What Company do the Kids keep?
By Sylvia Cochran – Christian Parenting
Whether it is acting up during recess, passing notes in class, cutting chemistry, or smoking in the bathroom, kids’ egging on one another to do things they know are wrong is as old as school itself. Is it possible to inoculate your children against the influences they will experience from friends and acquaintances alike?
Understanding the Power of the Peer Group
The peers are the people who surround your child. They are usually close in age, frequently come from similar backgrounds, or at least live in the same general neighborhood. Groups – by nature – develop pecking orders. Kids with desirable skills are close to the top of the pecking order. Kids with skills that are not considered desirable by the group rank closer to the bottom. The sum of the kids making up the group decides on the skills considered desirable. If the peer group is made up primarily of athletes, prowess with the ball or on the running track is important. If the group is more geared toward computer gurus, ability with the mouse and program design is desired.
Pecking orders are somewhat fluid. Subgroups within the peer group still jostle for positions, and as kids get older, they do tend to dare one another to do silly, stupid, dangerous, or illegal stunts. This is where behaviors such as shoplifting, cutting class, disrespecting teachers, goofing off, and experimenting with drugs eventually may occur. Since approval from peers gradually supersedes the importance of parental approval, it stands to reason that even highly intelligent, well behaved, spiritual, smart, and otherwise “good” kids get sucked into behavior patterns that – at face value – are completely contrary to their nature. Closely monitoring the company the kids keep is the call of the hour. So what is a mom (and/or dad) to do?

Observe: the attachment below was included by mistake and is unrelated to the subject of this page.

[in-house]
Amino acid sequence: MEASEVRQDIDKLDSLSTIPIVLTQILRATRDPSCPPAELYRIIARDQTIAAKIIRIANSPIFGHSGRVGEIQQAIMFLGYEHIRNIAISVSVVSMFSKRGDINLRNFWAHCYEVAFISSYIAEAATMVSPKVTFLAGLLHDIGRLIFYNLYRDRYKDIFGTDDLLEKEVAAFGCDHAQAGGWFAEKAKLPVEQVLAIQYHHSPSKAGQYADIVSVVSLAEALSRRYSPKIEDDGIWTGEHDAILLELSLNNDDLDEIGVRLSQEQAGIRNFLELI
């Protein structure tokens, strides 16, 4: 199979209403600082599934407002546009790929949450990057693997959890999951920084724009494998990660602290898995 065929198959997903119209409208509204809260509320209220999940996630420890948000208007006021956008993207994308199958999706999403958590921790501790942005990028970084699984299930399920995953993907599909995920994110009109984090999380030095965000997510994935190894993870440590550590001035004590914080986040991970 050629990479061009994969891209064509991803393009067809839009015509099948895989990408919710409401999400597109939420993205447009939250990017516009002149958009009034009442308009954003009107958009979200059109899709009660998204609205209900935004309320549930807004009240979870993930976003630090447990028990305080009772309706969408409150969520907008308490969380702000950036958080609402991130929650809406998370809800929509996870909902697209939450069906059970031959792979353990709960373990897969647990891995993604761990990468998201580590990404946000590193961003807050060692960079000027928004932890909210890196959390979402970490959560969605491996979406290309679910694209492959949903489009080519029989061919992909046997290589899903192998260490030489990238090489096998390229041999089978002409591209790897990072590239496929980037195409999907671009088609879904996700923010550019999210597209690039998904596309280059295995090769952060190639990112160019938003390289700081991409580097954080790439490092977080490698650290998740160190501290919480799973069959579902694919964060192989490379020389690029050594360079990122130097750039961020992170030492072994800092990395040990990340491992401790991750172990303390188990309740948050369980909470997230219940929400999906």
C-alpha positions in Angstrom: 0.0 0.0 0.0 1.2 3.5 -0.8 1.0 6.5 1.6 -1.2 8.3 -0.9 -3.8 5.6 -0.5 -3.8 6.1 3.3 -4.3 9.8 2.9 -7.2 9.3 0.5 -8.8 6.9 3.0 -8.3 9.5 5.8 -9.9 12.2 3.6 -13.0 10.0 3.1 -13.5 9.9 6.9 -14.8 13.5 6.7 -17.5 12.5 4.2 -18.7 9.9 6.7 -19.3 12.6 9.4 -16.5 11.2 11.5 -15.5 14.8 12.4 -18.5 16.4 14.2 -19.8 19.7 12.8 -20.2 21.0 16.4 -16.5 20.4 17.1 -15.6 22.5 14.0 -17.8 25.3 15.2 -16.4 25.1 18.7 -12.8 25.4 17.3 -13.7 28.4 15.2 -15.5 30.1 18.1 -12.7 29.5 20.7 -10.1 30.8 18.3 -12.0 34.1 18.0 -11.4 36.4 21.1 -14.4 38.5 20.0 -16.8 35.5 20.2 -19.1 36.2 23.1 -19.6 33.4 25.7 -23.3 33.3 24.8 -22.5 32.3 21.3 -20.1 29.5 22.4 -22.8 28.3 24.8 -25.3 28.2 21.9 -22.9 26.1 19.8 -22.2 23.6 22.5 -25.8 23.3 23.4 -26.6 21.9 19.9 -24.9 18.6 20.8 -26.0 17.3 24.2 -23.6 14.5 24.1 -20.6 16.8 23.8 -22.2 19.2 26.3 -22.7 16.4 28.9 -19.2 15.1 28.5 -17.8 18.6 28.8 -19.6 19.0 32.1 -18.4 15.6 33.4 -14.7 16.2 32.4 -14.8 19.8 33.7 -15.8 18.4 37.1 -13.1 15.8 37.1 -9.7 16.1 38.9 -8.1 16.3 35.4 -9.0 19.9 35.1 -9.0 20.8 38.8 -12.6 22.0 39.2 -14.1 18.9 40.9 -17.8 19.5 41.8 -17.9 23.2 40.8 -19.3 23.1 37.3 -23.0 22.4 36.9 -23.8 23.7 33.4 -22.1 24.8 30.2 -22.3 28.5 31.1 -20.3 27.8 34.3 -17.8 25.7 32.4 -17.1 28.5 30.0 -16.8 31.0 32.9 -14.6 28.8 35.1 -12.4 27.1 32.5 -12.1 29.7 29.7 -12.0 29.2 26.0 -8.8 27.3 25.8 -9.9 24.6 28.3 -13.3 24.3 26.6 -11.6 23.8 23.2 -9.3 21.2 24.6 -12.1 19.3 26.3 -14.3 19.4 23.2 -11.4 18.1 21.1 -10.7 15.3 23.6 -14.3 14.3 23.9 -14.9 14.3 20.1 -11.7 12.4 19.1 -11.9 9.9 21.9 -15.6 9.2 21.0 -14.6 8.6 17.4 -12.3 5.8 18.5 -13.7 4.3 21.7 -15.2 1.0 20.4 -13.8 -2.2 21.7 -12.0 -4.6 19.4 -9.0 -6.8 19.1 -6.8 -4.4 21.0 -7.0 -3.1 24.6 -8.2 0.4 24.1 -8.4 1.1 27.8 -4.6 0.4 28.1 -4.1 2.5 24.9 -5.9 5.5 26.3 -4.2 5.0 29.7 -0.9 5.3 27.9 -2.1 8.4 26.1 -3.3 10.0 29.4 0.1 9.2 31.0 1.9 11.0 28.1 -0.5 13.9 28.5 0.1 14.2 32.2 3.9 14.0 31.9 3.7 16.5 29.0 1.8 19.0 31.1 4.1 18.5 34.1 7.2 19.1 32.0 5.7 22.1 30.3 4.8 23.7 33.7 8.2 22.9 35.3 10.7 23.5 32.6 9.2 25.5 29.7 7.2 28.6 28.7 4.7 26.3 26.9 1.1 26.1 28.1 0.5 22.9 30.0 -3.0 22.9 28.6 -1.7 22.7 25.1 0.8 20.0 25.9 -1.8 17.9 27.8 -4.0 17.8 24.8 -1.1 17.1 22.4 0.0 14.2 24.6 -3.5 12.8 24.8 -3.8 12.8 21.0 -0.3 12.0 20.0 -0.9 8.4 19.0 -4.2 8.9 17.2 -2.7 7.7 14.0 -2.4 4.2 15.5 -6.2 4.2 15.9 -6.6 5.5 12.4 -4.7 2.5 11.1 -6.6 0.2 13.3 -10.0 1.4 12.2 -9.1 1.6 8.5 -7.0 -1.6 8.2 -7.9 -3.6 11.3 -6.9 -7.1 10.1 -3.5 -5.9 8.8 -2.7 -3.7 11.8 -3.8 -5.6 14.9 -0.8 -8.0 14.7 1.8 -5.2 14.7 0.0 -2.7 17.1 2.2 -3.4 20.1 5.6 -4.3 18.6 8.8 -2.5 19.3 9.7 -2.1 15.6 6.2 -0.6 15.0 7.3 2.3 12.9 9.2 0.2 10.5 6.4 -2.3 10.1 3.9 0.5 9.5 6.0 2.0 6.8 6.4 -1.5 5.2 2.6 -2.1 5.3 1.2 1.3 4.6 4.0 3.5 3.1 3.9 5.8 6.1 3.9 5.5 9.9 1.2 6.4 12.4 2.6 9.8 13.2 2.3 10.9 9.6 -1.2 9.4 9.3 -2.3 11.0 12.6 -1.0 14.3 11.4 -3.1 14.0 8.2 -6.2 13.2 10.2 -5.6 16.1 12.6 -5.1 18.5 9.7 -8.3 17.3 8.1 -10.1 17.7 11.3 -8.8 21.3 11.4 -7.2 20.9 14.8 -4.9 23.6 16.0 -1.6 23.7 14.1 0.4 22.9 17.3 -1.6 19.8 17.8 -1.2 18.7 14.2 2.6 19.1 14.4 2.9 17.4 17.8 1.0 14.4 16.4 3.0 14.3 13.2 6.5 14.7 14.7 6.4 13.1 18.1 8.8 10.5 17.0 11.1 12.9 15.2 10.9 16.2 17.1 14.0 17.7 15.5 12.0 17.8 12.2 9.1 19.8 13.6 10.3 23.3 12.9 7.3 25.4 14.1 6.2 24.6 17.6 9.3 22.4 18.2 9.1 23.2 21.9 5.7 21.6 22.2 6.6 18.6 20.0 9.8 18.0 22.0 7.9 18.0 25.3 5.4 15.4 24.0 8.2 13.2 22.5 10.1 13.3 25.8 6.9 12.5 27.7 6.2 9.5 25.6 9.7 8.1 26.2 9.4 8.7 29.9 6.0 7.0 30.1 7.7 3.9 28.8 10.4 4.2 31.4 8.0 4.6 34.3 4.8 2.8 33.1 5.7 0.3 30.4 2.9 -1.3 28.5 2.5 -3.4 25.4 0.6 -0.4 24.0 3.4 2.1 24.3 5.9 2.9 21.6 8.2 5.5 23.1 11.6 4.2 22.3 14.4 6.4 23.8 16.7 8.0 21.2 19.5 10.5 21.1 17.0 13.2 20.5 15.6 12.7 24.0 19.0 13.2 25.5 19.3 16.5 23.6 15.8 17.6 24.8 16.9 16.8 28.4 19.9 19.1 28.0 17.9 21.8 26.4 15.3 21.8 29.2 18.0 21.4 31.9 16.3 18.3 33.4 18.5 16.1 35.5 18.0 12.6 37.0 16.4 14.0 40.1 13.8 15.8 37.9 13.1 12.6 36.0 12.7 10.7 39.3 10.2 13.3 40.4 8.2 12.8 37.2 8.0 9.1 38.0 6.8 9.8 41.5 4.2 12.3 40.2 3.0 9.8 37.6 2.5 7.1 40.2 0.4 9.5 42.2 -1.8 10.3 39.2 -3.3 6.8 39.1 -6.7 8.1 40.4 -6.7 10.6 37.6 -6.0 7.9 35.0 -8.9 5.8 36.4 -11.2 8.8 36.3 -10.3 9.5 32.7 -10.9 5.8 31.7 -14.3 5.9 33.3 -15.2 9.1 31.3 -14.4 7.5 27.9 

How NOT to deal with negative Influences a Child will experience
Preaching to the child, thumping the Bible, talking at the child, raising your voice, losing your temper, taking away privileges, and withholding affection do not work when the first signs of giving in to the suggestions of negative influencers begin to show. Make a mistake here, and you will cement – not diminish – the influence of the peer group.
Spiritual Methods for dealing with bad Company and negative Influencers (that work for non-Christians, too)
Change the peer landscape: 1 Corinthians 15:33 teaches that bad company corrupts good character. Do not expect your golden-haired child to say no to drugs if you keep him in a school populated by the children who relieve personal boredom with drug abuse. Interestingly enough, this phenomenon does not just occur in the inner cities and so called “poor” neighborhoods, but plagues the schools of the well-to-do areas as well. Do not be afraid to change your child’s school, school district, or take up home schooling.